*only*two points: the North and South poles. With that in mind, let's take a trip to Antarctica. Even though we can find a circle near the South Pole where we can

*almost*pull this off it becomes obvious that we cannot do the two things required: return to the

*exact*beginning and remain on the same longitude. The last leg of the journey would be slightly longer and ever so slightly west of north. This becomes much more apparent when the arc length of each leg of the spherical triangle is sufficiently large.

[ June 29, 2003: Message edited by: Michael Morris ]

Sheriff

Sheriff

**Maybe I don't understand what problem we are trying to solve. Are we trying to find any alternate location on the earth where a person can walk south one mile, east or west one mile and return to the exact place of beginning by walking one mile north? If that is the problem, there is no alternate spot. To show this we need to define some criteria. First can we agree that in order to move in a true south or true north direction we will remain on the same longitude, in other words if I walk due north from Greenwich 100 miles, my lattitude will change but I will still be on the prime meridian? The same is true for east and west except that the lattitude will remain constant while the longitude changes. Next, there is an infinite set of longitudes on the face of the earth and they intersect at only two points: the North and South poles.**

I agree with everything so far.

**With that in mind, let's take a trip to Antarctica.**

Well OK, if you're paying for it.

**Even though we can find a circle near the South Pole where we can almost pull this off it becomes obvious that we cannot do the two things required: return to the exact beginning and remain on the same longitude. The last leg of the journey would be slightly longer and ever so slightly west of north. This becomes much more apparent when the arc length of each leg of the spherical triangle is sufficiently large.**

Eh, I just don't see where this is coming from. Are you asserting that we can't find a circle such that after traveling 1 mile east (let's stick with east for the sake of argument) we end up exactly where we were before traveling 1 mile east? Or are you saying that even if our circle takes us right to the start of the circle again, the subsequent 1 mile north will diverge from the earlier 1 mile south?

Let's standardize some terminology here. The position the hunter starts at is point A. Traveling 1 mile south takes him to B. Traveling 1 mile east takes him to C. Traveling 1 mile north again takes him to D. OK - we're looking for solutions where A and D overlap exactly. For the solutions Bert, Roy and I are talking about, this is achieved by having B and C overlap exactly, which means all of AB and CD overlap exactly. In between is BC - this is a circle along a "parallel" (meaning a path of constant latitude, as it doesn't look very parallel when it's a circle). The circumference of this circle is exactly 1 - or more generally, 1/n. So that if you travel 1 mile "east" along it, you go all the way around the circle exactly n times, and arrive where you started, B = C.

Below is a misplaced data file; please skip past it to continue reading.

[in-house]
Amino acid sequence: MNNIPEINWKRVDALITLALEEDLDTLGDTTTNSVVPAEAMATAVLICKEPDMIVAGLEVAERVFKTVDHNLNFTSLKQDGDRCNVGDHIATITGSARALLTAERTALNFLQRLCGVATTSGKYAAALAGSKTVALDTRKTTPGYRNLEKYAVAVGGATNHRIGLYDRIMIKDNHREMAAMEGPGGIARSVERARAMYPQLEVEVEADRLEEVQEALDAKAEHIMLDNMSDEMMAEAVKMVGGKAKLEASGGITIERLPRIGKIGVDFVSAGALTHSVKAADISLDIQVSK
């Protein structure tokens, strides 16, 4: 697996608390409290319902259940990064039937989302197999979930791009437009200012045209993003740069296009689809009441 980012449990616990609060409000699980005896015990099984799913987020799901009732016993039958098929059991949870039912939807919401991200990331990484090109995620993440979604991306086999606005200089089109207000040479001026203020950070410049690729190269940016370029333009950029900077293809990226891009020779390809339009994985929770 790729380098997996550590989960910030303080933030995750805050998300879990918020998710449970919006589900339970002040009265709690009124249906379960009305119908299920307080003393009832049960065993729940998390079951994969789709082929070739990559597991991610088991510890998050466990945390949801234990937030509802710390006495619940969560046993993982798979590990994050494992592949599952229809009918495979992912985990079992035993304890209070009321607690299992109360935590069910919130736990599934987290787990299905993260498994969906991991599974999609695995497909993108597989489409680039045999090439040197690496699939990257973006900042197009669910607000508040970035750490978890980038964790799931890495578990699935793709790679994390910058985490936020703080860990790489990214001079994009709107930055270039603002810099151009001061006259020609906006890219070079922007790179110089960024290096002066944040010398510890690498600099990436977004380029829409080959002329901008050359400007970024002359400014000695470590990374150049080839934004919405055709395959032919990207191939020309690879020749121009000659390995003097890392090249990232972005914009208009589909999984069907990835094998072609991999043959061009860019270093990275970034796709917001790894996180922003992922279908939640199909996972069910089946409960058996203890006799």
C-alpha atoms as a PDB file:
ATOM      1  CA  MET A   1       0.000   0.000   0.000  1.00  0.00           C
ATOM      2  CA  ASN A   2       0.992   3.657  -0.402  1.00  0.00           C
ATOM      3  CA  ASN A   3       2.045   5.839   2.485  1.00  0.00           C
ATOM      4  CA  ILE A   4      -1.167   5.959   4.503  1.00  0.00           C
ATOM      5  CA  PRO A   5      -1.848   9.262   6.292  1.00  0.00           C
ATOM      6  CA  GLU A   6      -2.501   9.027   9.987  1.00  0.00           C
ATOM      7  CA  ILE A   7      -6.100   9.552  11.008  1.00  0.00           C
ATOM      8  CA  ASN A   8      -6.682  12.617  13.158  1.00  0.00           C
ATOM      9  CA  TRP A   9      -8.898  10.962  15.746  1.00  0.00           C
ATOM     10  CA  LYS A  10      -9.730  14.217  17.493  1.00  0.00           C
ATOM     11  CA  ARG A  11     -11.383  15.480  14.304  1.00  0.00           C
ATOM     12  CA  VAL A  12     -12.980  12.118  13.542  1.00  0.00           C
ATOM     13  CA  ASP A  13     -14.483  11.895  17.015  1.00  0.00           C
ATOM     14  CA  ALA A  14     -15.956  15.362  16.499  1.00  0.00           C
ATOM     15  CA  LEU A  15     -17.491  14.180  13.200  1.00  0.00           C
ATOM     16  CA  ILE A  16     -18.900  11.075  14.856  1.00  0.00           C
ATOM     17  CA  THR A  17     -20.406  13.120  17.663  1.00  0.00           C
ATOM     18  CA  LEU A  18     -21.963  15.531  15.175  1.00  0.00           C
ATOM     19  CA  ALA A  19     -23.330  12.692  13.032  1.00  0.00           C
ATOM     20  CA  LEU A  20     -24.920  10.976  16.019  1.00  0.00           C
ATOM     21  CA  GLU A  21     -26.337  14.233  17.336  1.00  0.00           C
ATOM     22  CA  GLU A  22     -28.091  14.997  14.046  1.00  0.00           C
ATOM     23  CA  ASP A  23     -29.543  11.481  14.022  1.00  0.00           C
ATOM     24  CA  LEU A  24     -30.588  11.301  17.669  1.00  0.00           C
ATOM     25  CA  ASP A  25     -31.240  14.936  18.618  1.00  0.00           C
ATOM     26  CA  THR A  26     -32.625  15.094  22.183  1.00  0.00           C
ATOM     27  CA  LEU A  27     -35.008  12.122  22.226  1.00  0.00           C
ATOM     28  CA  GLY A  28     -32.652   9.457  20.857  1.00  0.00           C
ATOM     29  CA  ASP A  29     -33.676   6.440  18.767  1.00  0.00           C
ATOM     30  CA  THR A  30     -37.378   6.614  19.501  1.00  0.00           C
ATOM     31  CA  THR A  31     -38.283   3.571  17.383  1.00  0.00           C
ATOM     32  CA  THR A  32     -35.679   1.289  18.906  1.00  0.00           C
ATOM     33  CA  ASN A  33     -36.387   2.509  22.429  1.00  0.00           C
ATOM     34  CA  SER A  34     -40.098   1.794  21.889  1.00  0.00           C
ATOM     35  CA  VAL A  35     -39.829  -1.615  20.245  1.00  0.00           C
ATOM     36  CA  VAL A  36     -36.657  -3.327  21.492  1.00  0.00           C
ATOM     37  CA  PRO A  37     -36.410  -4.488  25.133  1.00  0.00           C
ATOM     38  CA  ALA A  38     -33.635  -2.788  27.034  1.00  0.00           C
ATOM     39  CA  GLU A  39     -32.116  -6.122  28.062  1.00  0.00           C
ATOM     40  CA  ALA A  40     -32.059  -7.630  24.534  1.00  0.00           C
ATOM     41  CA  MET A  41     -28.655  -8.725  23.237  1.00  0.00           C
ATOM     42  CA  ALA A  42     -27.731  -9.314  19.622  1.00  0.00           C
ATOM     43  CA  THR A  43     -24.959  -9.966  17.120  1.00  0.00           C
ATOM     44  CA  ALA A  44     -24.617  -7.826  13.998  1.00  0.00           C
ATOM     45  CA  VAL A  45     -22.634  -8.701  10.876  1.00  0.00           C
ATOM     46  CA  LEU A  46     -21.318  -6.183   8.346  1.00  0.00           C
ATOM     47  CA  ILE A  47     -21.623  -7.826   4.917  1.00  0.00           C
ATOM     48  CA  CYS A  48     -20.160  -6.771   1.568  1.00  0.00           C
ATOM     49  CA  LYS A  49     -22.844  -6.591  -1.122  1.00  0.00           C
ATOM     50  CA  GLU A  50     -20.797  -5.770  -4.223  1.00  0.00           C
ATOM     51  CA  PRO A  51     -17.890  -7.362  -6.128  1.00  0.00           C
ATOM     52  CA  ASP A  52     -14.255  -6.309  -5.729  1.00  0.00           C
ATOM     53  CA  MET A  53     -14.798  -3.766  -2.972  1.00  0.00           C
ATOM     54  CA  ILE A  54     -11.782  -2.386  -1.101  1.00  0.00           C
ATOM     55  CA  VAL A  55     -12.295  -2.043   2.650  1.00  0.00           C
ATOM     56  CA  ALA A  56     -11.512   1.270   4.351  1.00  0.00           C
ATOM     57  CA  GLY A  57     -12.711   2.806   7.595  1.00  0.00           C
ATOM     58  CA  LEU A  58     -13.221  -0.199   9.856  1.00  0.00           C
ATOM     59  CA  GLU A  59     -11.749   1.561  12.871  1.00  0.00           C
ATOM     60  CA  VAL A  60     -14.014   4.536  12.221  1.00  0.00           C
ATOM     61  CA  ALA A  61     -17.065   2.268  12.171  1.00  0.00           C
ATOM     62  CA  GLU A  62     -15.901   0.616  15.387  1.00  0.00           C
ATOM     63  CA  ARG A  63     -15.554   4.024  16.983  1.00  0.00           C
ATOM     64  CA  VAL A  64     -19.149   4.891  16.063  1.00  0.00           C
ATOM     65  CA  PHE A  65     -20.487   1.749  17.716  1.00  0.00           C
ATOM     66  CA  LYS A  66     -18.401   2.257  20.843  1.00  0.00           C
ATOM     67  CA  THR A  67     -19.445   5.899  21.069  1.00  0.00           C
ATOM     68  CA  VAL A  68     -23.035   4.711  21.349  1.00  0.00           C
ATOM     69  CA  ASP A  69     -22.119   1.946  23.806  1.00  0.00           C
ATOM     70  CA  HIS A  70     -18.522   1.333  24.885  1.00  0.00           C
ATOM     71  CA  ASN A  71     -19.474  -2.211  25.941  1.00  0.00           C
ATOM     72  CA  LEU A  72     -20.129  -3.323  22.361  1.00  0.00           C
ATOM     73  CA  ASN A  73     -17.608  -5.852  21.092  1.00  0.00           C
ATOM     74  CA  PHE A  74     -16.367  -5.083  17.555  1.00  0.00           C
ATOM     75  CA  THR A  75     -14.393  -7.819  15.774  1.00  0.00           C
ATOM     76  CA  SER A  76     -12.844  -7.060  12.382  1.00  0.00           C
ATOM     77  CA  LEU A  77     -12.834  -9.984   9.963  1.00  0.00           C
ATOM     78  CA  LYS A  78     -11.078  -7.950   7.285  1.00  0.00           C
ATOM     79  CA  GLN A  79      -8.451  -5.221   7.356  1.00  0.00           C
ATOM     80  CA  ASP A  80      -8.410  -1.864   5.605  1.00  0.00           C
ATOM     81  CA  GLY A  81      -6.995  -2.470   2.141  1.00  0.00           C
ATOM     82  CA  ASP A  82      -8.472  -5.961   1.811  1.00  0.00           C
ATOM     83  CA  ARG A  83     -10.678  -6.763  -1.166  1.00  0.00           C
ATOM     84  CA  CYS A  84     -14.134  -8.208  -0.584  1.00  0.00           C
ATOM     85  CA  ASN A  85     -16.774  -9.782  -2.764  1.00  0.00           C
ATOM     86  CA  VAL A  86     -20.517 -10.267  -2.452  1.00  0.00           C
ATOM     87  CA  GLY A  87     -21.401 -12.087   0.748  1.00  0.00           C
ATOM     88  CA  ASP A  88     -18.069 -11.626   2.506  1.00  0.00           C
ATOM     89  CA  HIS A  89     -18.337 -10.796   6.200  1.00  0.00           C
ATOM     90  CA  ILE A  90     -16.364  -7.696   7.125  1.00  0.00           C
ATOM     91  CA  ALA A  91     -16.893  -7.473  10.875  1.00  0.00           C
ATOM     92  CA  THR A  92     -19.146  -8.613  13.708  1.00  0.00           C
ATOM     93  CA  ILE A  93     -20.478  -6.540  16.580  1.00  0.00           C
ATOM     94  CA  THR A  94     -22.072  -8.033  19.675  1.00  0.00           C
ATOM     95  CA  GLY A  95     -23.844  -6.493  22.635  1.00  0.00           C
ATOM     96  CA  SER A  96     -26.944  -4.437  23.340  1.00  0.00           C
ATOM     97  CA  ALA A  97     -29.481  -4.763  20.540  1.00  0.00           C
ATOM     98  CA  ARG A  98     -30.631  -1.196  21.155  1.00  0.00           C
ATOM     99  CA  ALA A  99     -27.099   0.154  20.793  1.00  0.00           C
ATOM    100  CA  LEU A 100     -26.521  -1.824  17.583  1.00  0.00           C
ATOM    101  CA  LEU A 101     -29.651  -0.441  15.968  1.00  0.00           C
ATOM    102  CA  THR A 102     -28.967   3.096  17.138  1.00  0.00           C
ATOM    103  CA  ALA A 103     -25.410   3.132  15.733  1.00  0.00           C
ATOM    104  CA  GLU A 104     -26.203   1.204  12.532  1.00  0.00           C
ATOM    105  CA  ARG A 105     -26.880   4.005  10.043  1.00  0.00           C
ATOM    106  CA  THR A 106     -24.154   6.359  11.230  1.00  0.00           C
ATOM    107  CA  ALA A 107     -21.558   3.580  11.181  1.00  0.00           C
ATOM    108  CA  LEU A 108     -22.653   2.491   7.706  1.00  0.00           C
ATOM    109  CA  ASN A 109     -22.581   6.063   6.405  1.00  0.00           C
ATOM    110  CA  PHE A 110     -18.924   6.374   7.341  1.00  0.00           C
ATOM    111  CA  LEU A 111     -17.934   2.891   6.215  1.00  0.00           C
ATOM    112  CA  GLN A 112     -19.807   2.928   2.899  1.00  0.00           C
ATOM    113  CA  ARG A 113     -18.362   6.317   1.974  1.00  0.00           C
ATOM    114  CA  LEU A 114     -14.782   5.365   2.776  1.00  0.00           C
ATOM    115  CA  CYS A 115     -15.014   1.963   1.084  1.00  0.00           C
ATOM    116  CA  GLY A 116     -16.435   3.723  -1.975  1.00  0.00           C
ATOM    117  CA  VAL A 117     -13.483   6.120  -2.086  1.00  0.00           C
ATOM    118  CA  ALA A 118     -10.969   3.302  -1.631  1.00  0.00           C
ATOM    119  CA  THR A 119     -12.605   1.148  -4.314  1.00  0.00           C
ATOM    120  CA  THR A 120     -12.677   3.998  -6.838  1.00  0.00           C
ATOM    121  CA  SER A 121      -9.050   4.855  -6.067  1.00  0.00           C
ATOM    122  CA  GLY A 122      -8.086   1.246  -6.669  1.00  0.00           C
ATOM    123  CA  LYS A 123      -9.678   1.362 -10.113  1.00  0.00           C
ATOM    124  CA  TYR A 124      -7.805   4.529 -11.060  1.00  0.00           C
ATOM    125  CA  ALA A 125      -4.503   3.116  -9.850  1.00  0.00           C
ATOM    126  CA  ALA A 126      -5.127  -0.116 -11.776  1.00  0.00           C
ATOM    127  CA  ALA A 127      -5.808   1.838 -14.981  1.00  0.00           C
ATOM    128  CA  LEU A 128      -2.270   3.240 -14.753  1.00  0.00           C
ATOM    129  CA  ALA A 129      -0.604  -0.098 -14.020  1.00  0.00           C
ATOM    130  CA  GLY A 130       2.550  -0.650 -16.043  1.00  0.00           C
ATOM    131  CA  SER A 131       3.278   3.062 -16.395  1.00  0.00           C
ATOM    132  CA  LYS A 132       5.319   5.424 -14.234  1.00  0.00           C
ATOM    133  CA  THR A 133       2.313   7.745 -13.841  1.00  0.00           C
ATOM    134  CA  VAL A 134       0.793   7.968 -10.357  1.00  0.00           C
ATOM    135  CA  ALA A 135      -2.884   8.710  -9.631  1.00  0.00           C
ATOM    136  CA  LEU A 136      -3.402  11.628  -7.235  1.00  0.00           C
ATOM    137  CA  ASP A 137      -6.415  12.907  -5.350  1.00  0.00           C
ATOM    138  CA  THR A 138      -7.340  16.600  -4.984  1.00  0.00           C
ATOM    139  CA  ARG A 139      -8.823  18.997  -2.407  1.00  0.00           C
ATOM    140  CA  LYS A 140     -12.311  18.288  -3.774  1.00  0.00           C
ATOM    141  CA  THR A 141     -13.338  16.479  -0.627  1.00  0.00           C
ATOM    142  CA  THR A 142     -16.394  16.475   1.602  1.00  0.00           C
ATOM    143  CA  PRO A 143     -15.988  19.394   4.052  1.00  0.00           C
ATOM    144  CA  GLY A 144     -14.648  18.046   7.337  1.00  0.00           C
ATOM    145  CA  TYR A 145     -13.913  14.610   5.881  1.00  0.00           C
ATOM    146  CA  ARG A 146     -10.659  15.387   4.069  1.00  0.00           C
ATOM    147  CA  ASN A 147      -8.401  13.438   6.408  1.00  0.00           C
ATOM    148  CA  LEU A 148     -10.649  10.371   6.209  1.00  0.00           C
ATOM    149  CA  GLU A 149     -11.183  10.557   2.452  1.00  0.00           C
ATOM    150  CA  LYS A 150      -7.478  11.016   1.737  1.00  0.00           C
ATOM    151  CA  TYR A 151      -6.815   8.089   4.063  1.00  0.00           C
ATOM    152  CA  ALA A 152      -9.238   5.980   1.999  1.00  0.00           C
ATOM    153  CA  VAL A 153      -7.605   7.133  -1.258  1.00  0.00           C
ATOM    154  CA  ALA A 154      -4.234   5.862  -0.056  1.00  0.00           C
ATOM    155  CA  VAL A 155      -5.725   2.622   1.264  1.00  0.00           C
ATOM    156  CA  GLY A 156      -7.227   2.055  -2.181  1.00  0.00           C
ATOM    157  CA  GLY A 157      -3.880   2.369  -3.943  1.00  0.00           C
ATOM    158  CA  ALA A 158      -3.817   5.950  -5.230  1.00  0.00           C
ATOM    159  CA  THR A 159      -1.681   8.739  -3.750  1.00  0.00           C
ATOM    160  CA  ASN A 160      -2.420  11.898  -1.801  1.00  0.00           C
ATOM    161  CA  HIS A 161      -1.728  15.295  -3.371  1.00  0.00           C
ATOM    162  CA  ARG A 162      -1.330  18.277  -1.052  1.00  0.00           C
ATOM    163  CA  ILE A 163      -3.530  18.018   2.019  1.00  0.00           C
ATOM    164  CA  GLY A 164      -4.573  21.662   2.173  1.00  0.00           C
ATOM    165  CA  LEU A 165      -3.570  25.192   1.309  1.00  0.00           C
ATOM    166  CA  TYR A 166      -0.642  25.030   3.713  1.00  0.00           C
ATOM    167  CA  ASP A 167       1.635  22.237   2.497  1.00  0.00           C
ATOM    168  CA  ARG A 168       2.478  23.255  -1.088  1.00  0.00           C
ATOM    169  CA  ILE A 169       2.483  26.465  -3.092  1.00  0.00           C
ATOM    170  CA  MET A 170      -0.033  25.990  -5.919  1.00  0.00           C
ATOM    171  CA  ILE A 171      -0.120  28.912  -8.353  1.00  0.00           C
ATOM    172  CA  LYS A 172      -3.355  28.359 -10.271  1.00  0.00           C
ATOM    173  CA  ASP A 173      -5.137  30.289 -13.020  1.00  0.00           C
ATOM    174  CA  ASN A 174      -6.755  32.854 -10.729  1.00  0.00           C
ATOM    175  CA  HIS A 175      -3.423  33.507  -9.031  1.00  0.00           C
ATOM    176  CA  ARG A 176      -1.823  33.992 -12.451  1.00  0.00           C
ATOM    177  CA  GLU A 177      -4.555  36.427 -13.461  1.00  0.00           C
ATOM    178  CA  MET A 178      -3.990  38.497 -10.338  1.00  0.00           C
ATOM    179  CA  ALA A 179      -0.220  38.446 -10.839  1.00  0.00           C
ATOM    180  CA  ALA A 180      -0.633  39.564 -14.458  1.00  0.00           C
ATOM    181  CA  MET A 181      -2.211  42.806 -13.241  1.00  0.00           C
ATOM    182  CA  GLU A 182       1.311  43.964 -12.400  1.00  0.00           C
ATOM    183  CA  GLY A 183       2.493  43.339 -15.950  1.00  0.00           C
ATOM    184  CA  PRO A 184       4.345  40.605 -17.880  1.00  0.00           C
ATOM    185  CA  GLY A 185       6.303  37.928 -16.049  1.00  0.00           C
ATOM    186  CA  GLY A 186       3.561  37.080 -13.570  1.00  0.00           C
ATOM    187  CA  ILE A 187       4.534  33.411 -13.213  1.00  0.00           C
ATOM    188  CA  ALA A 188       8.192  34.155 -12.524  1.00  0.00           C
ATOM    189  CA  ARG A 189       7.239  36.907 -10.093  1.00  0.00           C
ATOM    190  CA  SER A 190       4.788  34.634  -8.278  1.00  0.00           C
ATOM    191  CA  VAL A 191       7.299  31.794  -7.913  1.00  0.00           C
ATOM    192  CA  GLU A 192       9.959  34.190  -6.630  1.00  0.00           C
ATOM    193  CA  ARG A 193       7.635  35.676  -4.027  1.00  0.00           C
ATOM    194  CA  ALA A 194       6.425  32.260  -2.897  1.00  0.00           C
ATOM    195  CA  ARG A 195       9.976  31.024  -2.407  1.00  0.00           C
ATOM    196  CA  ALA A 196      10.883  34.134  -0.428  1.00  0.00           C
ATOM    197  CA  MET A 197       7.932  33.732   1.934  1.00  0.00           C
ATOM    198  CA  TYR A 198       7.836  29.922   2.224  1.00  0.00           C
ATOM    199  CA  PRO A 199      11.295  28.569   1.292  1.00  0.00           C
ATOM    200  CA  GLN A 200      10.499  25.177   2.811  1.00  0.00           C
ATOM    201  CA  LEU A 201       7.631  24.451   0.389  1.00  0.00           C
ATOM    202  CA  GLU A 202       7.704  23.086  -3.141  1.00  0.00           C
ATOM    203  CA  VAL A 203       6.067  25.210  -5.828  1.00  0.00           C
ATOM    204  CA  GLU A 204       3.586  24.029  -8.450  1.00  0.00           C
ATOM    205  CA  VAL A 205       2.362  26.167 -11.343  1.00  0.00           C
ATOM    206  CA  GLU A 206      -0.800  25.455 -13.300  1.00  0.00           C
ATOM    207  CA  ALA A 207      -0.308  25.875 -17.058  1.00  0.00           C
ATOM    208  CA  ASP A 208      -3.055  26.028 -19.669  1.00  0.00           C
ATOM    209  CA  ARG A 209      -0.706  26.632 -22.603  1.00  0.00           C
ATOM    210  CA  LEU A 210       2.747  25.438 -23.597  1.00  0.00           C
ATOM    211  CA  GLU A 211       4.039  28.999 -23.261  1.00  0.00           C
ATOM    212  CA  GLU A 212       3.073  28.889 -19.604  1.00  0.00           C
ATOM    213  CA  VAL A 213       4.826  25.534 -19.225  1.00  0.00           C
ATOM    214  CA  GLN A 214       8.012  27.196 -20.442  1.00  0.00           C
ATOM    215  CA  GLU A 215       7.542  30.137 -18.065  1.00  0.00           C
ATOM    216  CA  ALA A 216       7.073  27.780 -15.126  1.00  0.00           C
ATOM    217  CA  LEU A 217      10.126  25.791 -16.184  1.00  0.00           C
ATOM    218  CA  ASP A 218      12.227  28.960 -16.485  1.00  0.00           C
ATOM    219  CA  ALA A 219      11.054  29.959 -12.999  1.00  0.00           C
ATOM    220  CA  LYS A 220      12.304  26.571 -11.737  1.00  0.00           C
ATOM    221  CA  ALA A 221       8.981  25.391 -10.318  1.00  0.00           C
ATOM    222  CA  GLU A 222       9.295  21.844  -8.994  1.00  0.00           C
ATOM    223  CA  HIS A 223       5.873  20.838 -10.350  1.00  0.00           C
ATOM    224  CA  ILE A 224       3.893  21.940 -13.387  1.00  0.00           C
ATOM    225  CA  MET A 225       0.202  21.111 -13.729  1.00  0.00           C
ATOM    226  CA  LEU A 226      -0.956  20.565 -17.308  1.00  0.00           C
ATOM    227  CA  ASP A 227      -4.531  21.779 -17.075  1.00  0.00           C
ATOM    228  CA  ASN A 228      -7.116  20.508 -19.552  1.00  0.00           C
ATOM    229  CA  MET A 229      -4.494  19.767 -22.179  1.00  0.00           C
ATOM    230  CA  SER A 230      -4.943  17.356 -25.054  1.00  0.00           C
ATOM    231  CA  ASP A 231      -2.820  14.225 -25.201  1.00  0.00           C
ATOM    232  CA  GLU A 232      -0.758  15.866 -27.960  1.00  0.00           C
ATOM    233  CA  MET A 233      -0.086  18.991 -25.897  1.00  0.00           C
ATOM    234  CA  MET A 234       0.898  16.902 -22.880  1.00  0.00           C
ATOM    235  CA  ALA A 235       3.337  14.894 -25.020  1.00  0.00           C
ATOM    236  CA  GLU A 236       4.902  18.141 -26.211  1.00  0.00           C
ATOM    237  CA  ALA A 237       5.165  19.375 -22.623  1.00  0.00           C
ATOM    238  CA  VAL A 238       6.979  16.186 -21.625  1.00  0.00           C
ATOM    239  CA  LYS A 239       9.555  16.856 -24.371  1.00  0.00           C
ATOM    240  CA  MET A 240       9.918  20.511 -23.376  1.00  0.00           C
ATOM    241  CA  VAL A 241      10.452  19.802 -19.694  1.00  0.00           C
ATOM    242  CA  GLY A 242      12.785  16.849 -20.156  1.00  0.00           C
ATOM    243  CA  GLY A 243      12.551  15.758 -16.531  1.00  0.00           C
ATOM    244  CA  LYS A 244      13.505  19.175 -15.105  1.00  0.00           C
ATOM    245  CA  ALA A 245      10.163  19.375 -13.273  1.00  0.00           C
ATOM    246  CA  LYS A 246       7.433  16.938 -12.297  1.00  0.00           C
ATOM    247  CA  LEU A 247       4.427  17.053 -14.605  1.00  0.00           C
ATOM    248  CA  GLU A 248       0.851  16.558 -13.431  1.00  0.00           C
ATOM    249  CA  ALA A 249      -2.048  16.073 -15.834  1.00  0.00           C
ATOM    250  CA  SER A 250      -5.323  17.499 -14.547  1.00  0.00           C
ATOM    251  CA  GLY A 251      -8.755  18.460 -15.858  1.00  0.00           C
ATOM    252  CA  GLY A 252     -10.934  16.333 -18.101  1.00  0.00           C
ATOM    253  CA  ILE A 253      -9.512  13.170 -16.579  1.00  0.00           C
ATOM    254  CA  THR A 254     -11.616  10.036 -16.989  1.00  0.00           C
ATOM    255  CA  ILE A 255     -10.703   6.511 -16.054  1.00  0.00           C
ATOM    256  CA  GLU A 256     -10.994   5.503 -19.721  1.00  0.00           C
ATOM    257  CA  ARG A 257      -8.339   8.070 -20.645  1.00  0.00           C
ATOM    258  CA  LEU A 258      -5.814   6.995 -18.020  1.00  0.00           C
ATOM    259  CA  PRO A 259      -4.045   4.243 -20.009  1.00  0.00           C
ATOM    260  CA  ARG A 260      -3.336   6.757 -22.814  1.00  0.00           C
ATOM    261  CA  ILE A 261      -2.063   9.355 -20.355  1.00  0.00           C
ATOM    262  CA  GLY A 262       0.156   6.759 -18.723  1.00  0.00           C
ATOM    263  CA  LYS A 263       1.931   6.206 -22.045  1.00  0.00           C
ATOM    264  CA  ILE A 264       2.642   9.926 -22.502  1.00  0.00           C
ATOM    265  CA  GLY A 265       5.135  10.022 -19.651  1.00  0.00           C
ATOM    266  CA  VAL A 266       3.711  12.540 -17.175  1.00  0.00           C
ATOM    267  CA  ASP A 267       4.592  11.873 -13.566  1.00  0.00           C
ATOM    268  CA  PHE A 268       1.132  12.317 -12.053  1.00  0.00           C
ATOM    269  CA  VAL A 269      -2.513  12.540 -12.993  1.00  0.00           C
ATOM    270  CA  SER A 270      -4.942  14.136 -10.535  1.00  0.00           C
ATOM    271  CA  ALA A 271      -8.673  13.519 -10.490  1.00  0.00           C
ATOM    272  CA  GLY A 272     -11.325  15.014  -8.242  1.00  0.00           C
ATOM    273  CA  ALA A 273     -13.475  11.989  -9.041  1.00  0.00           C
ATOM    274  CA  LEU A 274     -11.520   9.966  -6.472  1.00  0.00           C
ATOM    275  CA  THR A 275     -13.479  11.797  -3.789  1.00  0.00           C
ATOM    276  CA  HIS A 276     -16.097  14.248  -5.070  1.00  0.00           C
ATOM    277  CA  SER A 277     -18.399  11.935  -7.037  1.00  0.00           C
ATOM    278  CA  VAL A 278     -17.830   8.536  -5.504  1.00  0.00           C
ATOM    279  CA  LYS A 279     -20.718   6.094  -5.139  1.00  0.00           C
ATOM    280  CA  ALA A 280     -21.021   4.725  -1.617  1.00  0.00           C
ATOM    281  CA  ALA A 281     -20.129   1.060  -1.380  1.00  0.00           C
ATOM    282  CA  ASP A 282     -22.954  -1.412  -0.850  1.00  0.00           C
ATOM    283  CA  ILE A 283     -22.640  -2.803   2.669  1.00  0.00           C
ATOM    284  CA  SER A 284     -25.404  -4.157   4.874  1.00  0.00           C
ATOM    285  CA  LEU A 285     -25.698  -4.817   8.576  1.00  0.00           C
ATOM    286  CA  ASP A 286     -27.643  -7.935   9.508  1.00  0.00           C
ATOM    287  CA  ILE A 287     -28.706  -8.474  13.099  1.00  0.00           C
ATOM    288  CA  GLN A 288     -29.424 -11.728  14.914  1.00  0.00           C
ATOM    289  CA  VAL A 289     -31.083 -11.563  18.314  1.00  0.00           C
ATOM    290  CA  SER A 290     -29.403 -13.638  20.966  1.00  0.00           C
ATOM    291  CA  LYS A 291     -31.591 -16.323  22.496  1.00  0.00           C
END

So, where do these statements differ from your own mental picture?

"I'm not back." - Bill Harding, *Twister*

**Eh, I just don't see where this is coming from. Are you asserting that we can't find a circle such that after traveling 1 mile east (let's stick with east for the sake of argument) we end up exactly where we were before traveling 1 mile east? Or are you saying that even if our circle takes us right to the start of the circle again, the subsequent 1 mile north will diverge from the earlier 1 mile south?**

OK, I'm slow somtimes. Now, I see where you're going. Our hunter is taking a trip around the world. Let's hope it doesn't take him 80 days.

Sheriff

Sheriff

Originally posted by Jim Yingst:

Woo Hoo! I was afraid we were going to have to send a polar bear to Texas to take care of M^2 for us, but I guess not.

A polar bear wouldn't stand a chance against the fire ants and mosquitos in Texas.

Sheriff

The solution accepted was

1 + 1 / (2n * pi ) correct?

Is this the distance from the South Pole?

So the first 1 is the distance traveled north/south? But 1/(2n* pi) is the radius from the Earth's axis isn't it and not distance traveled from the South Pole?

Sorry I am still a bit confused I guess.

thanks

Sheriff

**So the first 1 is the distance traveled north/south? But 1/(2n* pi) is the radius from the Earth's axis isn't it and not distance traveled from the South Pole?**

You are correct. However they are very, very close to each other considering we're less than two miles from the south pole; the curvature of the earth is not that great. As I noted above:

Due to the curvature of the earth there's technically an extra x/(sin x) factor here, where x is the angle from the south pole (in radians) but 1/(2n*PI) is close enough, all things considered. Let's just flatten the pole out and not worry about it.

"I'm not back." - Bill Harding, *Twister*

**A hunter rises early one morning and walks one mile due south from his camp and spots a bear. He shoots the bear, wounding it and the bear goes due east one mile where the hunter finally catches up with him and finishes him off. The hunter drags his quarry exactly one mile due north back to his camp. What color was the bear?**

Here is my variation:

A hunter rises early one morning on Jan 1st, 2002 and walks one mile due north (using a regular compass) and then one mile due east. The hunter stops to rest, and a hungry bear attacks and kills the hunter. Just before the hunter is killed, he phones his son at the camp and screams "Son, I walked one mile due north and then one mile due east, here is where you can find me if am killed". The bear tastes the hunter, but decides not to eat him. Assume that the body of the hunter stays highly visible and well-preserved for a year.

On Jan 1st, 2003, the hunter's son decided to find his father and give him a proper burial. So he leaves the same camp, walks one mile due north (using a regular compass) and then one mile due east, just like his father instructed him. But his father is not there!

Why?

[ July 06, 2003: Message edited by: Eugene Kononov ]